Malar J. 2005 Dec 8; 4 (1):58

Từ Thư viện Khoa học VLOS
Bước tới: chuyển hướng, tìm kiếm
Dịch tễ học về bệnh sốt rét rừng ở miền Trung Việt Nam: một khảo sát trên phạm vi rộng và đa ngành
Epidemiology of forest malaria in central Vietnam: a large scale cross-sectional survey
 Tạp chí Malar J. 2005 Dec 8; 4 (1):58
 Tác giả   Erhart A, Ngo TD, Phan KV, Ta TT, Van Overmeir C, Speybroeck N, Obsomer V, Le HX, Le TK, Coosemans M, D'Alessandro U.
 Nơi thực hiện   1Prince Leopold Institute of Tropical Medicine, Nationalestraat 155, 2000 Antwerp, Belgium

2National Institute for Malariology, Parasitology and Entomology, Luong The Vinh street, BC 10200 Tu Liem district, Hanoi, Vietnam 3Provincial Centre for Malariology, Parasitology and Entomology, 156 Ngo Gia Tu Street, Phan Rang city, Ninh Thuan province, Vietnam

 Từ khóa   Dịch tễ, Sốt rét rừng, miền Trung Việt Nam
  DOI   URL  PDF

English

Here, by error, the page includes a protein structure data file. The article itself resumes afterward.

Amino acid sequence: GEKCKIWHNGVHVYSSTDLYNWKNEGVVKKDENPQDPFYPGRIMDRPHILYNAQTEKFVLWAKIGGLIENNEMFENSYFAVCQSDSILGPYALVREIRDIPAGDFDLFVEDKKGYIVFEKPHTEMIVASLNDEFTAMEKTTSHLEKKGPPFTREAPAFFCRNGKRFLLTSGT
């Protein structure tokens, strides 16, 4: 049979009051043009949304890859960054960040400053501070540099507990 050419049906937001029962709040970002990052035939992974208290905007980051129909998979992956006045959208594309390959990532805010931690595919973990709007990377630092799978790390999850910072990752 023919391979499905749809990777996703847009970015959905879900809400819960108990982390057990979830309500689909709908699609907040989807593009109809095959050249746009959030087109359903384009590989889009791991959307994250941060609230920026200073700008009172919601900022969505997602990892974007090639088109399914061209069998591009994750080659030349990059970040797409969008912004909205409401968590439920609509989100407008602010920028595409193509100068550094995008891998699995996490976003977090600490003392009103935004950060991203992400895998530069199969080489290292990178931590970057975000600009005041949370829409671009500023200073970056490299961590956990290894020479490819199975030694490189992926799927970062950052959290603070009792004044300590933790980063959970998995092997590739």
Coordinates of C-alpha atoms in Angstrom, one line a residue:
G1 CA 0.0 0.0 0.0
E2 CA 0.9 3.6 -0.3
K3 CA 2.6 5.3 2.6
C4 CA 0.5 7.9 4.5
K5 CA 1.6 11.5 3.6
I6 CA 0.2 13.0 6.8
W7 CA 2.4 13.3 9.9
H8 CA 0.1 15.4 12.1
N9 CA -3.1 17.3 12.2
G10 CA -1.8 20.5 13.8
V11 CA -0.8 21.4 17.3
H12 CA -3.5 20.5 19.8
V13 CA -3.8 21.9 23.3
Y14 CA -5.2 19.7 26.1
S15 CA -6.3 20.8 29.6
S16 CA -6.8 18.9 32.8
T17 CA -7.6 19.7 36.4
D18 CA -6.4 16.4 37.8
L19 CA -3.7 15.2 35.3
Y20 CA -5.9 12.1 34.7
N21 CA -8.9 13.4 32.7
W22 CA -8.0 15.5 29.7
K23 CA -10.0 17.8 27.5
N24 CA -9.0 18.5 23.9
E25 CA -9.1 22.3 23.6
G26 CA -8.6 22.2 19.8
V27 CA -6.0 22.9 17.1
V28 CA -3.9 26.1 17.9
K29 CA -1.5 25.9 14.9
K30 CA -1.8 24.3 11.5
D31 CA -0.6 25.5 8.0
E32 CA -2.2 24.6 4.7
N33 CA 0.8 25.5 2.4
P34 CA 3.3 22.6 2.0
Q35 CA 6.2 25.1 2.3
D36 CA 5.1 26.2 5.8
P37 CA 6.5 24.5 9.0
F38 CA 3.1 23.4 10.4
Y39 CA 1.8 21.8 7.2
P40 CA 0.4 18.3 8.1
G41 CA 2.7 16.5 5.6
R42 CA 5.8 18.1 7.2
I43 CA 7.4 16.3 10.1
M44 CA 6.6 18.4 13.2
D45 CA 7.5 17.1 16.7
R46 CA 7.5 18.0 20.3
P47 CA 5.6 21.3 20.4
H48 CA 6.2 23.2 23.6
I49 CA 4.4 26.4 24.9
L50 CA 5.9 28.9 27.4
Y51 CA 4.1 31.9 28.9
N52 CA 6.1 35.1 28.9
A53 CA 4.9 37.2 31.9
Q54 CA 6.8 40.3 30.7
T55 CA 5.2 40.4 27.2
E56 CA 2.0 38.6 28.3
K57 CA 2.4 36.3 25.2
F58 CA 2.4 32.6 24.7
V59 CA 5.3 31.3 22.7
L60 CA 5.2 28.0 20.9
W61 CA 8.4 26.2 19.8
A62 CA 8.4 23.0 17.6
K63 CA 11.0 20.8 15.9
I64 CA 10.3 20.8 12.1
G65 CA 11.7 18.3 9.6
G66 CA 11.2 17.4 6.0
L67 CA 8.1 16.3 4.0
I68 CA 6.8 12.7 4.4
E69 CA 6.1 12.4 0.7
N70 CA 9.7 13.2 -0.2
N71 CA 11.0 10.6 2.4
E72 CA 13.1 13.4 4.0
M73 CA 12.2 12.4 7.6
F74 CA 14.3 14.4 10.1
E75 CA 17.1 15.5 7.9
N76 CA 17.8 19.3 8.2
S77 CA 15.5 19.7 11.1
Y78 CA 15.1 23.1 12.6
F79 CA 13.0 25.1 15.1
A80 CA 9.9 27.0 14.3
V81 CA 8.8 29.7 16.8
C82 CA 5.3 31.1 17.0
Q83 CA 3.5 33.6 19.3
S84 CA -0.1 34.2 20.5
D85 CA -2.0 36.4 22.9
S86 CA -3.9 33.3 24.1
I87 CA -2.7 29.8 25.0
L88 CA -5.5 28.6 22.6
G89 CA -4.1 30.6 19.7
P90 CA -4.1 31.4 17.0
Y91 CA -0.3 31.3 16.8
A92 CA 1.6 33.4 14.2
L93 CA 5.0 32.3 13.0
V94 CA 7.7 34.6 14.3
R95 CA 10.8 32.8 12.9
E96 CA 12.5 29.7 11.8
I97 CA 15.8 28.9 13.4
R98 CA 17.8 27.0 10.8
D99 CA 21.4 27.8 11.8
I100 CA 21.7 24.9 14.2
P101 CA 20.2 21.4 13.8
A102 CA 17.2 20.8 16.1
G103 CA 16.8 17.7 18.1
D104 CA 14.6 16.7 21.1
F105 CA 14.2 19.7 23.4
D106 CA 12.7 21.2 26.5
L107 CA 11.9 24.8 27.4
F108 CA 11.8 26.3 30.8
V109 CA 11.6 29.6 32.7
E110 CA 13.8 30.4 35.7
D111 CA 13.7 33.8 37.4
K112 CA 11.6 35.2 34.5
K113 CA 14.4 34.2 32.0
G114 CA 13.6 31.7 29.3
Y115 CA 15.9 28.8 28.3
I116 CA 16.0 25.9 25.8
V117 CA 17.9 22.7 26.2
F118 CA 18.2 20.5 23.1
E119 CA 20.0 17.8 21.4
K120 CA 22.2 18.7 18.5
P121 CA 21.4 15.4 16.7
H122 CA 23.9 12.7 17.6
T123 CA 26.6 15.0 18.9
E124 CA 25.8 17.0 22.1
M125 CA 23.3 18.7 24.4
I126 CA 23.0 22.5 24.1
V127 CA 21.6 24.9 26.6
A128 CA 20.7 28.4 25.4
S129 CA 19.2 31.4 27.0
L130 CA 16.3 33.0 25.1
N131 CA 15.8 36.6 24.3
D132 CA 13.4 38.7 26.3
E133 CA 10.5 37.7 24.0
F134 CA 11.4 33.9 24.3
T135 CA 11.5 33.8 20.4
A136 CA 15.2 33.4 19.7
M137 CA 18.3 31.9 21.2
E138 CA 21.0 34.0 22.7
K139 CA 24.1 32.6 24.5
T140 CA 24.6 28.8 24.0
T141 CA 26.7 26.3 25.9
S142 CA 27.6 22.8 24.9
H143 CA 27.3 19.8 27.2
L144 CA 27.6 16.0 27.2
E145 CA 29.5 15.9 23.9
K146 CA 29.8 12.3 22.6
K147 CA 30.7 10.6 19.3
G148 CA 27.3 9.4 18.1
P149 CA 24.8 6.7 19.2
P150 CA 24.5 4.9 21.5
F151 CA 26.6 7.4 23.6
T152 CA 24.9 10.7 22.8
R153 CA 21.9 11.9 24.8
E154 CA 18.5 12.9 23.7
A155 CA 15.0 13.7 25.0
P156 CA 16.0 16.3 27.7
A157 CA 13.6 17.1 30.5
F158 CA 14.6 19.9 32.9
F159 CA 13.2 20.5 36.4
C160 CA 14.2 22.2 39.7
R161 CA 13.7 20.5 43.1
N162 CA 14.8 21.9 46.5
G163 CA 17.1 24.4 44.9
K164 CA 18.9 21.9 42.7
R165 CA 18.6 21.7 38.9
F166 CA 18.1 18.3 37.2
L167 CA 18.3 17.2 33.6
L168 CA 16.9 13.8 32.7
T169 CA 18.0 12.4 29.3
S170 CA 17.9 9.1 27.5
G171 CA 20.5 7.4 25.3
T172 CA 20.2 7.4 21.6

In Vietnam, a large proportion of all malaria cases and deaths occurs in the central mountainous and forested part of the country. Indeed, forest malaria, despite intensive control activities, is still a major problem which raises several questions about its dynamics. A large-scale malaria morbidity survey to measure malaria endemicity and identify important risk factors was carried out in 43 villages situated in a forested area of Ninh Thuan province, south central Vietnam. Four thousand three hundred and six randomly selected individuals, aged 10-60 years, participated in the survey. Rag Lays (86%), traditionally living in the forest and practising "slash and burn" cultivation represented the most common ethnic group. The overall parasite rate was 13.3% (range [0-42.3] while Plasmodium falciparum seroprevalence was 25.5% (range [2.1-75.6]). Mapping of these two variables showed a patchy distribution, suggesting that risk factors other than remoteness and forest proximity modulated the human-vector interactions. This was confirmed by the results of the multivariate-adjusted analysis, showing that forest work was a significant risk factor for malaria infection, further increased by staying in the forest overnight (OR= 2.86; 95%CI [1.62; 5.07]). Rag Lays had a higher risk of malaria infection, which inversely related to education level and socio-economic status. Women were less at risk than men (OR=0.71; 95%CI [0.59; 0.86]), a possible consequence of different behaviour. This study confirms that malaria endemicity is still relatively high in this area and that the dynamics of transmission is constantly modulated by the behaviour of both humans and vectors. A well-targeted intervention reducing the "vector/forest worker" interaction, based on long-lasting insecticidal material, could be appropriate in this environment.

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